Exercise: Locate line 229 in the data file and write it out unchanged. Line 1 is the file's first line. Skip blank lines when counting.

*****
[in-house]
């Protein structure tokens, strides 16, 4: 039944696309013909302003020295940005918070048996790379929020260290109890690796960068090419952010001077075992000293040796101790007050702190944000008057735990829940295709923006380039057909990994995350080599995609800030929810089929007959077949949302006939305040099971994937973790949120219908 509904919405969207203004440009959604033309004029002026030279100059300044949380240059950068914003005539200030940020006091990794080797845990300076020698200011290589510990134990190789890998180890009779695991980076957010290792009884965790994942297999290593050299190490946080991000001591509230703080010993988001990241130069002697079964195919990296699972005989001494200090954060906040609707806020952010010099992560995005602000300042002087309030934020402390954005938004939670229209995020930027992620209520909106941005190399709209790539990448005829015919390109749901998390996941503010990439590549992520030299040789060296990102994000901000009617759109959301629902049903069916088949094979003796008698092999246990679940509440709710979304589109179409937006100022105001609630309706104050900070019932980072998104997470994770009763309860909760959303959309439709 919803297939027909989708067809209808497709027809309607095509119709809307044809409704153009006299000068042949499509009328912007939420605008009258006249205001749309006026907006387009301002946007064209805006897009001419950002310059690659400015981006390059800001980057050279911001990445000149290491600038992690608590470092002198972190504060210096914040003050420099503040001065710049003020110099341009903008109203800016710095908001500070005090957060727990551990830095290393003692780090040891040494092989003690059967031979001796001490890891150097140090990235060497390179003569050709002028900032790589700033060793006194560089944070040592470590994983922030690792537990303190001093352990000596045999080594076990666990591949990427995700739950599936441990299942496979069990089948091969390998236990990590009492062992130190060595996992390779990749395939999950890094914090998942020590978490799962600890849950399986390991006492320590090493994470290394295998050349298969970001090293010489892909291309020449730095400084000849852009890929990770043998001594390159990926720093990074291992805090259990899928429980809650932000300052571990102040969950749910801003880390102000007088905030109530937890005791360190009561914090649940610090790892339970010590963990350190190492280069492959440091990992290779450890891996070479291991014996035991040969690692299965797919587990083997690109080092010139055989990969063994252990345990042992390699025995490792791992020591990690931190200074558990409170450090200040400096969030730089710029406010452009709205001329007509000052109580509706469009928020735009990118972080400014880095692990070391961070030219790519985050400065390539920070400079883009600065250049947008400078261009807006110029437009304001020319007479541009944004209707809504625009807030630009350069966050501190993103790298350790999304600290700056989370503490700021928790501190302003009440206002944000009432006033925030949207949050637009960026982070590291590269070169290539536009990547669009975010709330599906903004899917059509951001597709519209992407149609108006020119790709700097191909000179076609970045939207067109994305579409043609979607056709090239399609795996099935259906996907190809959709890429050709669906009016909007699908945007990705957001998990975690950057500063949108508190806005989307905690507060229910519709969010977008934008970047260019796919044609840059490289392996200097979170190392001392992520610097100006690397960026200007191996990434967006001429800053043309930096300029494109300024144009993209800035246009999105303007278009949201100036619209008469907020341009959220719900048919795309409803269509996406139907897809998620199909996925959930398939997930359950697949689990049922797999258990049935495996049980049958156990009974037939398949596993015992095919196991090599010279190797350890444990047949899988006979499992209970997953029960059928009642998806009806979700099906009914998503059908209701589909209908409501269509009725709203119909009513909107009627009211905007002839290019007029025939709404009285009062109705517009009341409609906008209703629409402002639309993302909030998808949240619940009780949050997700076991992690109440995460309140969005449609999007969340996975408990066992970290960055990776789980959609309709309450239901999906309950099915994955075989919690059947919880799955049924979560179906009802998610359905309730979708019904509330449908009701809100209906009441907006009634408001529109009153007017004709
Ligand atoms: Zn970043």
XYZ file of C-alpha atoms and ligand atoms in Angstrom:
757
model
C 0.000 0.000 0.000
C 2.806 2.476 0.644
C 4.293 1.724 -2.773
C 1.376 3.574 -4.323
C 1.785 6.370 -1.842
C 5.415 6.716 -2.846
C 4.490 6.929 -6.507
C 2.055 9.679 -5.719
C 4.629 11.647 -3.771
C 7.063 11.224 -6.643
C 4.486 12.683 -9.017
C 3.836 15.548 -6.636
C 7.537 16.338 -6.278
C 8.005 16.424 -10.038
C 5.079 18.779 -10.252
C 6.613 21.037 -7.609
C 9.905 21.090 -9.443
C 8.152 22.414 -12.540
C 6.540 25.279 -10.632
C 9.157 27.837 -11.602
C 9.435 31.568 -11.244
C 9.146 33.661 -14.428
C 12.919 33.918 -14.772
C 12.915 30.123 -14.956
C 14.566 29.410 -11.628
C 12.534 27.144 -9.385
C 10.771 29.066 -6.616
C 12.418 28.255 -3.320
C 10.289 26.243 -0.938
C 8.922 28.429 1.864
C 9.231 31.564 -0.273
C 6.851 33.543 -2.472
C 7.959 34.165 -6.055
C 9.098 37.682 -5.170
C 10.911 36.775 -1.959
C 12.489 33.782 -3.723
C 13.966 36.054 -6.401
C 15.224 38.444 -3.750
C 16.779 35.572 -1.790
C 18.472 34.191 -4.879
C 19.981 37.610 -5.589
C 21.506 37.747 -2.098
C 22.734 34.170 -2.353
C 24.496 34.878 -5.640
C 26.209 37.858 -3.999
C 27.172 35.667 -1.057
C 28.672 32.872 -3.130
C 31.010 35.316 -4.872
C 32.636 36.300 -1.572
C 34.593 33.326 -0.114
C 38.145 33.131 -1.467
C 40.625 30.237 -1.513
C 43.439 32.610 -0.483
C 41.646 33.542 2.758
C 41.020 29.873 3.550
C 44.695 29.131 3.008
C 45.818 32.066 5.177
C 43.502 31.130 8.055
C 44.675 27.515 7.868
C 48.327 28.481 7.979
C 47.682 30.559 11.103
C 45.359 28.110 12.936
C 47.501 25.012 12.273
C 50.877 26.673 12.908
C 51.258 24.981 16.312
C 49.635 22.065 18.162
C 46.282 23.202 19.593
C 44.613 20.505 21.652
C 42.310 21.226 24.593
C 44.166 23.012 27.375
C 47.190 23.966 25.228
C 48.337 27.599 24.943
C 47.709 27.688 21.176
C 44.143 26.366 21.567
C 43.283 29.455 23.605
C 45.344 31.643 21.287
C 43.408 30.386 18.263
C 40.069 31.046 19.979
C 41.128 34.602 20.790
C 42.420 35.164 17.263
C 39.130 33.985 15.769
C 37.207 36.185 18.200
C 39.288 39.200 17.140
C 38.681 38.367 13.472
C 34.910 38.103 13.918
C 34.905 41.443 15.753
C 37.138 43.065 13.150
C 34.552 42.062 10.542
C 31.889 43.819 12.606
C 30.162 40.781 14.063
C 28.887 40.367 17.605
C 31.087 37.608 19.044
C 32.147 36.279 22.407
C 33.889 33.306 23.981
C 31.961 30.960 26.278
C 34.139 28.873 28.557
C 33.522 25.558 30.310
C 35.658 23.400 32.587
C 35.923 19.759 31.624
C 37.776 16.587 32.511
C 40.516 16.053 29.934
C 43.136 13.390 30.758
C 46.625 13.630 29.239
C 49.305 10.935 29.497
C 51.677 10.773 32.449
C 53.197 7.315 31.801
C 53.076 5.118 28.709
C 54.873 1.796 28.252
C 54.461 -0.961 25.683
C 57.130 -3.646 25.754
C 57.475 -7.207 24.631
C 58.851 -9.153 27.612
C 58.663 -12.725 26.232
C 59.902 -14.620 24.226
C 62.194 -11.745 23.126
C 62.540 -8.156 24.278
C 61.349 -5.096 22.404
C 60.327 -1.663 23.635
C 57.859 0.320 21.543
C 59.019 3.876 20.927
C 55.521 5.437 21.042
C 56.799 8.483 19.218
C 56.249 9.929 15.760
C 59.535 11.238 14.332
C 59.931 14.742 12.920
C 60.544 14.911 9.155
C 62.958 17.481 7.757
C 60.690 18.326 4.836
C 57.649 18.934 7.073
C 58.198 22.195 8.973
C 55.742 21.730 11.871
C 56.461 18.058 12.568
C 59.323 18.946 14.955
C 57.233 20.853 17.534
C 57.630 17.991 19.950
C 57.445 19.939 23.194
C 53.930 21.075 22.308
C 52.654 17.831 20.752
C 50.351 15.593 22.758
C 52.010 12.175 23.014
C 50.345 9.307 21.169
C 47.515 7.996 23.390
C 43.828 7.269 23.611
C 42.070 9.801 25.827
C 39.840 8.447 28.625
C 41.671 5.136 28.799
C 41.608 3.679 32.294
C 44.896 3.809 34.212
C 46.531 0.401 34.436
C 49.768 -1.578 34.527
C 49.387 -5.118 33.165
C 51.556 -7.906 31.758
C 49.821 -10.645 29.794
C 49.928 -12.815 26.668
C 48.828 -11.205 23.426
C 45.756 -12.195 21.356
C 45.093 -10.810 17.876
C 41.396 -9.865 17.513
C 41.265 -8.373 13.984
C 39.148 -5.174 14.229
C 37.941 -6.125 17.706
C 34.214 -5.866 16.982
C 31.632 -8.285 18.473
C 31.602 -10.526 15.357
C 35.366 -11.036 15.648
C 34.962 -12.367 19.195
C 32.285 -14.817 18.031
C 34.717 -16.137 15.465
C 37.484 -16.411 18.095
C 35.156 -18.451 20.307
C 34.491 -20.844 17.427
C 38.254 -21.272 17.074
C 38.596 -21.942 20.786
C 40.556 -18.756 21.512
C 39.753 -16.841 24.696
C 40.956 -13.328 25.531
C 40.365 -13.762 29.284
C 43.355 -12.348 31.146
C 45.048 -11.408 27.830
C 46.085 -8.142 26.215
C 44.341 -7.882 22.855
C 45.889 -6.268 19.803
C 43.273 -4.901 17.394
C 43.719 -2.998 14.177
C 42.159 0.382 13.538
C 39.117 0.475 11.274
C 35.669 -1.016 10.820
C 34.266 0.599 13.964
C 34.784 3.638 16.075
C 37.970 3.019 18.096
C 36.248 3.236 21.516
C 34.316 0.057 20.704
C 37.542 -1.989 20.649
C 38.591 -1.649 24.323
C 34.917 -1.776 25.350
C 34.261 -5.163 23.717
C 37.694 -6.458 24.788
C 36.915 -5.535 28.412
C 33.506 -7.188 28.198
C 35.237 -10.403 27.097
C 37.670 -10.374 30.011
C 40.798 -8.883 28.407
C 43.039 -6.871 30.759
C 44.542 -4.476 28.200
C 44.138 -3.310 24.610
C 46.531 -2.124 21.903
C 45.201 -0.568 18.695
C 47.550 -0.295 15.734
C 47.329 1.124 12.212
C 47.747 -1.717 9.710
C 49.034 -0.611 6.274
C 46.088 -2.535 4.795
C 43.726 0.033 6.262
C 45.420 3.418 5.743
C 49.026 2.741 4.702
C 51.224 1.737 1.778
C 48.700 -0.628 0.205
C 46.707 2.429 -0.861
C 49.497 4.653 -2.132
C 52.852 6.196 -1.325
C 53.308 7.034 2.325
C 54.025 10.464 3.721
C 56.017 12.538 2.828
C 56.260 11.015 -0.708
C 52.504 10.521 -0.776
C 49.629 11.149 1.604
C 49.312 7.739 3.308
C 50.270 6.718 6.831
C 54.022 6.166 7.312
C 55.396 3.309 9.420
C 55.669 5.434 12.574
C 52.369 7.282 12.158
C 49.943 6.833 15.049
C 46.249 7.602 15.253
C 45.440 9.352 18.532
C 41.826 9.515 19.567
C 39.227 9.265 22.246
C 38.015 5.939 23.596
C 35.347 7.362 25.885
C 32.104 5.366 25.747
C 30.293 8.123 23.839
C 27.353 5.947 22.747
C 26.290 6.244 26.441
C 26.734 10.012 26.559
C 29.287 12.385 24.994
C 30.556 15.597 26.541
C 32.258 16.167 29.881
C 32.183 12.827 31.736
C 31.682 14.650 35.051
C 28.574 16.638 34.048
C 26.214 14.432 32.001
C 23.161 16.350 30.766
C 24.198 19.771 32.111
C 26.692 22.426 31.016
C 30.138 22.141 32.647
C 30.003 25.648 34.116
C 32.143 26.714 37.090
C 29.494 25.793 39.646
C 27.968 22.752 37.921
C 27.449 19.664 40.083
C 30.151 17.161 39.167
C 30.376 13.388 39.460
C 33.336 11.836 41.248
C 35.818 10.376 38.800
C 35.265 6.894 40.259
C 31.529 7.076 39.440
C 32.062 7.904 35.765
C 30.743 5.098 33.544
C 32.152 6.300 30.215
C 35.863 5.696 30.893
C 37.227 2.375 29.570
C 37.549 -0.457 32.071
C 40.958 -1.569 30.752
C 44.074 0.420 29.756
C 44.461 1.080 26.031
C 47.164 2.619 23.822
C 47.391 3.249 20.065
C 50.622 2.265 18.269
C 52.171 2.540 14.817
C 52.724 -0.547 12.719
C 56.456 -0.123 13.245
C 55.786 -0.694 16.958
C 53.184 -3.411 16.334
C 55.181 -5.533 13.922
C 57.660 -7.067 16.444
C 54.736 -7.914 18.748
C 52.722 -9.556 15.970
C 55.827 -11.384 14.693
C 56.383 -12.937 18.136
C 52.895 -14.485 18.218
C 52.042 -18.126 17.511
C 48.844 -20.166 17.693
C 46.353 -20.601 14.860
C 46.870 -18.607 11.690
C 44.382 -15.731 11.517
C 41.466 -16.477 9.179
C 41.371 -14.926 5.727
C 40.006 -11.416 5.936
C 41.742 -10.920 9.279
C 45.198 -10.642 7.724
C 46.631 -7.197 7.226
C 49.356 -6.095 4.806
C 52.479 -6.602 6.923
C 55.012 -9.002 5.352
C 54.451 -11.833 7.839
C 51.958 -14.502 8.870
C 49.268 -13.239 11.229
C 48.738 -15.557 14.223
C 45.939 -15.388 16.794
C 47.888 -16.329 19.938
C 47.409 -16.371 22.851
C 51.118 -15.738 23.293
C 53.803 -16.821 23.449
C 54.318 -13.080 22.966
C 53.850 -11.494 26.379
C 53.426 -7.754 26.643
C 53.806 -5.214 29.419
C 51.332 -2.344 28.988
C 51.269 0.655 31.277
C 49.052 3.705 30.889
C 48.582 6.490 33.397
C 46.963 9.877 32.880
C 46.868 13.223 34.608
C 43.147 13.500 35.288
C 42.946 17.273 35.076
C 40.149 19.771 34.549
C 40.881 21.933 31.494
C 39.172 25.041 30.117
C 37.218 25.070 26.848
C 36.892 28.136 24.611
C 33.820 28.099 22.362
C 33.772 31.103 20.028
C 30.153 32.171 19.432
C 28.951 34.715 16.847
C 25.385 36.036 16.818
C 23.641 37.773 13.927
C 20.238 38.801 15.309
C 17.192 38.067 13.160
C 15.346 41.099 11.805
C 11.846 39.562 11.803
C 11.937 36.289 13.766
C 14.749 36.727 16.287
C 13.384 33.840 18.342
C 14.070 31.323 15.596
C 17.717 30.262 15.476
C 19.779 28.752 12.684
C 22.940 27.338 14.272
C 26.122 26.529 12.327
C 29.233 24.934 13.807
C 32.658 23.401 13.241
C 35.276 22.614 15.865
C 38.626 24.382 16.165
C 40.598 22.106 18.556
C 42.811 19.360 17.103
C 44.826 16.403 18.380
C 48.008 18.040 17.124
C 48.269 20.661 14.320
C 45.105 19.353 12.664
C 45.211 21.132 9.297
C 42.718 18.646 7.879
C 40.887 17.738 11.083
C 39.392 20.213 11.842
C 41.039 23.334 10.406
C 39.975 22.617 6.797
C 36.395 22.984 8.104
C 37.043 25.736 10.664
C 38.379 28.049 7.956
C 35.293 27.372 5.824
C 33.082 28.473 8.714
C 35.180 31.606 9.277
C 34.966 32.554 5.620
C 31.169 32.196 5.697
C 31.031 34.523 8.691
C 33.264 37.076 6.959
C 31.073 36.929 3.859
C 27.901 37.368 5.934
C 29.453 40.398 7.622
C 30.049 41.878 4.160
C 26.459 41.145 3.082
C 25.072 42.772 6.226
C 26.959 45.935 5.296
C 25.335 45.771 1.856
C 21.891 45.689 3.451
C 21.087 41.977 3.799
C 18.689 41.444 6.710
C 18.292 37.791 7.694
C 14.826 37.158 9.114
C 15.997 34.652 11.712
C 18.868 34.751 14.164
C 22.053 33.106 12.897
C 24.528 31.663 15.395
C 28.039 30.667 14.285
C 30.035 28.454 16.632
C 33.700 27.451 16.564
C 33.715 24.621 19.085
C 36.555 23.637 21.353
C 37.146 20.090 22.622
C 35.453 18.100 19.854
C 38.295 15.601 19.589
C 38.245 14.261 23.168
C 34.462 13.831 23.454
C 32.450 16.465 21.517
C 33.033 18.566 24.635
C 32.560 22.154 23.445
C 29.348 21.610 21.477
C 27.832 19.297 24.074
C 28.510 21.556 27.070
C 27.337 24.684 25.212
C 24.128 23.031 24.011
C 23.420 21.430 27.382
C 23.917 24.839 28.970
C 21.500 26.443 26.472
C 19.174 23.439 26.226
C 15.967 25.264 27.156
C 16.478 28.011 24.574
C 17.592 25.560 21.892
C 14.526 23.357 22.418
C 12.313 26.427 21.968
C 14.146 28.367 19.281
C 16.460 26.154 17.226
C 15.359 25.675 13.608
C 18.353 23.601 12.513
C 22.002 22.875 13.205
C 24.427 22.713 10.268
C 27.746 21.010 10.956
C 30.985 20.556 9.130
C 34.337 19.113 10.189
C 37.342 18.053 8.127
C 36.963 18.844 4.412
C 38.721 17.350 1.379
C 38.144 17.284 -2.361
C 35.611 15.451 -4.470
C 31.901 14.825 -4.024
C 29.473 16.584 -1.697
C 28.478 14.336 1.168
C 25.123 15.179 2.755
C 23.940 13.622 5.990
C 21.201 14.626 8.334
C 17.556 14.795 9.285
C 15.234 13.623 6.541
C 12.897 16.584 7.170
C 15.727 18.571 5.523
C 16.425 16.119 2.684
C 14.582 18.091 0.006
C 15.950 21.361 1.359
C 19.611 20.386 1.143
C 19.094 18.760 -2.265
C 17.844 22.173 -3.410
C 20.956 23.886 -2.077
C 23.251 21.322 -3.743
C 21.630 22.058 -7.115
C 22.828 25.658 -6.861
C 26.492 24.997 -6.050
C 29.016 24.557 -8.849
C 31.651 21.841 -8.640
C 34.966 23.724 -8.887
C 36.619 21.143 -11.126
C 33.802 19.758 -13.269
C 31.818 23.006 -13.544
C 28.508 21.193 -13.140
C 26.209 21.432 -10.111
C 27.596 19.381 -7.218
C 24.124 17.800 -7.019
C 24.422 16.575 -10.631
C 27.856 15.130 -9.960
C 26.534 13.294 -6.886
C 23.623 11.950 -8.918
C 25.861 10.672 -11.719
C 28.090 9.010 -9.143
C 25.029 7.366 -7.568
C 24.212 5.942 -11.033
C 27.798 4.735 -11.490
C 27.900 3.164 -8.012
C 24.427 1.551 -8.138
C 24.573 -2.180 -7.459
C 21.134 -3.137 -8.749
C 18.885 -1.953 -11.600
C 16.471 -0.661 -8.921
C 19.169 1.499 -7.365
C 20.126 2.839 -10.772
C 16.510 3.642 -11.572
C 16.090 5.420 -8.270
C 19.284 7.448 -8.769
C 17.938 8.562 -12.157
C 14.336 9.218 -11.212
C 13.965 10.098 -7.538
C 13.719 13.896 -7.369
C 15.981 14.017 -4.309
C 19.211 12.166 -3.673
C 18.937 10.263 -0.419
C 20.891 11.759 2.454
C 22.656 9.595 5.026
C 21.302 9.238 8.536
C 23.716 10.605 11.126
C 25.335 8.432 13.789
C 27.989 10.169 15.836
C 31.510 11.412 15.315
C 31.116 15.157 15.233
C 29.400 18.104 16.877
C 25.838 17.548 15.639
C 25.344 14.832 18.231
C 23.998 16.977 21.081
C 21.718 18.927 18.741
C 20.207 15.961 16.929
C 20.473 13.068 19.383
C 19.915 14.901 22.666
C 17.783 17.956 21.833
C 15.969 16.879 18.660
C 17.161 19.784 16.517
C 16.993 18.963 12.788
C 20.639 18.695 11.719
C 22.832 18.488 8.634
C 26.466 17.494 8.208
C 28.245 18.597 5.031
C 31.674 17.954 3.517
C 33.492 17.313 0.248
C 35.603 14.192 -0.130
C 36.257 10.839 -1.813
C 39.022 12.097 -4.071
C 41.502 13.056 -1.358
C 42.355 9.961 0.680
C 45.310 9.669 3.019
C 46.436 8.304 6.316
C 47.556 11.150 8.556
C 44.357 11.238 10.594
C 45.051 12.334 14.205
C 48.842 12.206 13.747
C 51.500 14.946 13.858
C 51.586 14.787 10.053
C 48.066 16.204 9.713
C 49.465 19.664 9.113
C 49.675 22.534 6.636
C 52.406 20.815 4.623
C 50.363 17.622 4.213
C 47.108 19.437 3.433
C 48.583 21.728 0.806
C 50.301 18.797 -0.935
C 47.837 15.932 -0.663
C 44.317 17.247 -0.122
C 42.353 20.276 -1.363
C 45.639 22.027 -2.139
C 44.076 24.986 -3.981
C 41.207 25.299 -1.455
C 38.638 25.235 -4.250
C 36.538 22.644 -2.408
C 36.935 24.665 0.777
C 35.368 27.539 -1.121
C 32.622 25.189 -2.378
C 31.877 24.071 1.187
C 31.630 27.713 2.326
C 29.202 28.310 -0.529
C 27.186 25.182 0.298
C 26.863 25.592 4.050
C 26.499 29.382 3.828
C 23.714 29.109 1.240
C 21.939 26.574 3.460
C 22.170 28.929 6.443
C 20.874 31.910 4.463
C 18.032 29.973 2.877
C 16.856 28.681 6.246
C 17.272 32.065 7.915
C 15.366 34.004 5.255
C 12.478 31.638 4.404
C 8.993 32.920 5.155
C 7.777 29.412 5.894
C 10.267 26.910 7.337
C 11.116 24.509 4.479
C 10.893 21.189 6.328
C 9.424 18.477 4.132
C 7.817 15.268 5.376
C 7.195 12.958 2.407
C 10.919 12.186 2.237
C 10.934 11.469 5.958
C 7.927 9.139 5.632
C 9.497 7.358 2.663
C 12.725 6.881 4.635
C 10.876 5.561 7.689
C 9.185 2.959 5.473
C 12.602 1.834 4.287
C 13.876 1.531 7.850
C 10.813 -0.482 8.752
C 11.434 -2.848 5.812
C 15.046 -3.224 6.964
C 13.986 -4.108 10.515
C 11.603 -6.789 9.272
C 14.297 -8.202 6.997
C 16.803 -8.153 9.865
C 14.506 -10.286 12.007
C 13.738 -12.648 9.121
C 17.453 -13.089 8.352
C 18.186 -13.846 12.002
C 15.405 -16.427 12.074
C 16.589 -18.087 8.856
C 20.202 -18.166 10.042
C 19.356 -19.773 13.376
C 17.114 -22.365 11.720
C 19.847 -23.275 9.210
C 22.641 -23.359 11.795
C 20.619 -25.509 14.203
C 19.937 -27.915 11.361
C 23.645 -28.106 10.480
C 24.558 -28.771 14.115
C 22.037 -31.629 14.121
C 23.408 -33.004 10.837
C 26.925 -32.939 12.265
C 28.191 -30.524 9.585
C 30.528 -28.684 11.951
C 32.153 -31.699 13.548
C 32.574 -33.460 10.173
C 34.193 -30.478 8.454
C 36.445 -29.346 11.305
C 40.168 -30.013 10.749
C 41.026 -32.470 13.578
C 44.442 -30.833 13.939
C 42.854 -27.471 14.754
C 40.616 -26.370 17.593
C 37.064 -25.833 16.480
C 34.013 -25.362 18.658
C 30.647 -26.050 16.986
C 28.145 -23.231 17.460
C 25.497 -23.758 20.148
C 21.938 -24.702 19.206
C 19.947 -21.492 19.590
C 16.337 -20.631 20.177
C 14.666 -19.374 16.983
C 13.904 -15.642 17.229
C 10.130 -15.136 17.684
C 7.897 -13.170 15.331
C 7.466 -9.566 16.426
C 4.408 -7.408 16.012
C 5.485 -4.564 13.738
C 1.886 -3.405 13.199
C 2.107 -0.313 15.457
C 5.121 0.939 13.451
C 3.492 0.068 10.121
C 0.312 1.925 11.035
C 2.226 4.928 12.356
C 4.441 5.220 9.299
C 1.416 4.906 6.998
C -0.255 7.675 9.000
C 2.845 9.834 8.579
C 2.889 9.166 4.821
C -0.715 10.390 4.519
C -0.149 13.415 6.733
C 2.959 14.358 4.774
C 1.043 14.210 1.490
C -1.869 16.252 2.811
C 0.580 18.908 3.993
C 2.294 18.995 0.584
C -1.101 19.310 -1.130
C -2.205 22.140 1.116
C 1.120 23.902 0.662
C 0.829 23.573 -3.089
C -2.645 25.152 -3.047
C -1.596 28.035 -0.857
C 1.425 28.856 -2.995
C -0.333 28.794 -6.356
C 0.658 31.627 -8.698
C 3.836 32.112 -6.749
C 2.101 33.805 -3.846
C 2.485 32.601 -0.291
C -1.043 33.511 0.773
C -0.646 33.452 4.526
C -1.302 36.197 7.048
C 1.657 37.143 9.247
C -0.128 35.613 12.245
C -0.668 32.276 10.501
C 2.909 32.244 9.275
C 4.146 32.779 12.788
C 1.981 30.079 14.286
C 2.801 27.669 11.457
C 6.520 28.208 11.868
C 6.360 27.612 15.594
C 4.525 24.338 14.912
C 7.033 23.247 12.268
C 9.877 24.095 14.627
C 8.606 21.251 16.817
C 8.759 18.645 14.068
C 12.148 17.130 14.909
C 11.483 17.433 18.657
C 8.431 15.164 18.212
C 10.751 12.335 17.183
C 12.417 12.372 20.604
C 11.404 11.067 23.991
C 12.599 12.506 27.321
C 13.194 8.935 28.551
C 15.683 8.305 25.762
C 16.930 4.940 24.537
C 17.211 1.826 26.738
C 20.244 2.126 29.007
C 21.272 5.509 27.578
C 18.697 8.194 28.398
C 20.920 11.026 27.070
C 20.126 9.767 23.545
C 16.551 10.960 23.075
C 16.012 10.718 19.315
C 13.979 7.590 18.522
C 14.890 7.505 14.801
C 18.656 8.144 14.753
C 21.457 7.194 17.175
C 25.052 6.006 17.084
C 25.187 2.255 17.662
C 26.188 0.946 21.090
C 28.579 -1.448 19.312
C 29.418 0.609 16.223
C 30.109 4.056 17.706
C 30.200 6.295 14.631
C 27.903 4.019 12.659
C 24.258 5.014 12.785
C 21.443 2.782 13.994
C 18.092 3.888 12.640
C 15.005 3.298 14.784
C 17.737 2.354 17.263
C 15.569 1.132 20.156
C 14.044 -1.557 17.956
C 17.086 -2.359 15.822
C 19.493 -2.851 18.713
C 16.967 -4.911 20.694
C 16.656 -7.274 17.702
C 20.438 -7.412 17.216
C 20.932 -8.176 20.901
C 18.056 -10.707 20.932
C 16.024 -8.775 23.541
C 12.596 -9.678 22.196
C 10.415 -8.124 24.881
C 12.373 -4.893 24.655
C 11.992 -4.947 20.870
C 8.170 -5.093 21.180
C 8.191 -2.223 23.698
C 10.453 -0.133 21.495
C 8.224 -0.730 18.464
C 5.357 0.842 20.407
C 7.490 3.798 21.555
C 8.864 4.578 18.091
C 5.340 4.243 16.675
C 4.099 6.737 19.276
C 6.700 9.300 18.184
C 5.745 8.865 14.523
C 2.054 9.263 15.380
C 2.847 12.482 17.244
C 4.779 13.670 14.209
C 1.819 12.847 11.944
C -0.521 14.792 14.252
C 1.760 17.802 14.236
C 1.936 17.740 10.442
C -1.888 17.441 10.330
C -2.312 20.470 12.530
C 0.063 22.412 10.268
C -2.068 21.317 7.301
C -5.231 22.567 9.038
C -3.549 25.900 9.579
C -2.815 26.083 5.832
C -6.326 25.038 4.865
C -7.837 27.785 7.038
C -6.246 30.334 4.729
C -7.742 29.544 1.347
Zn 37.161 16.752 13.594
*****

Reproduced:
C 56.017 12.538 2.828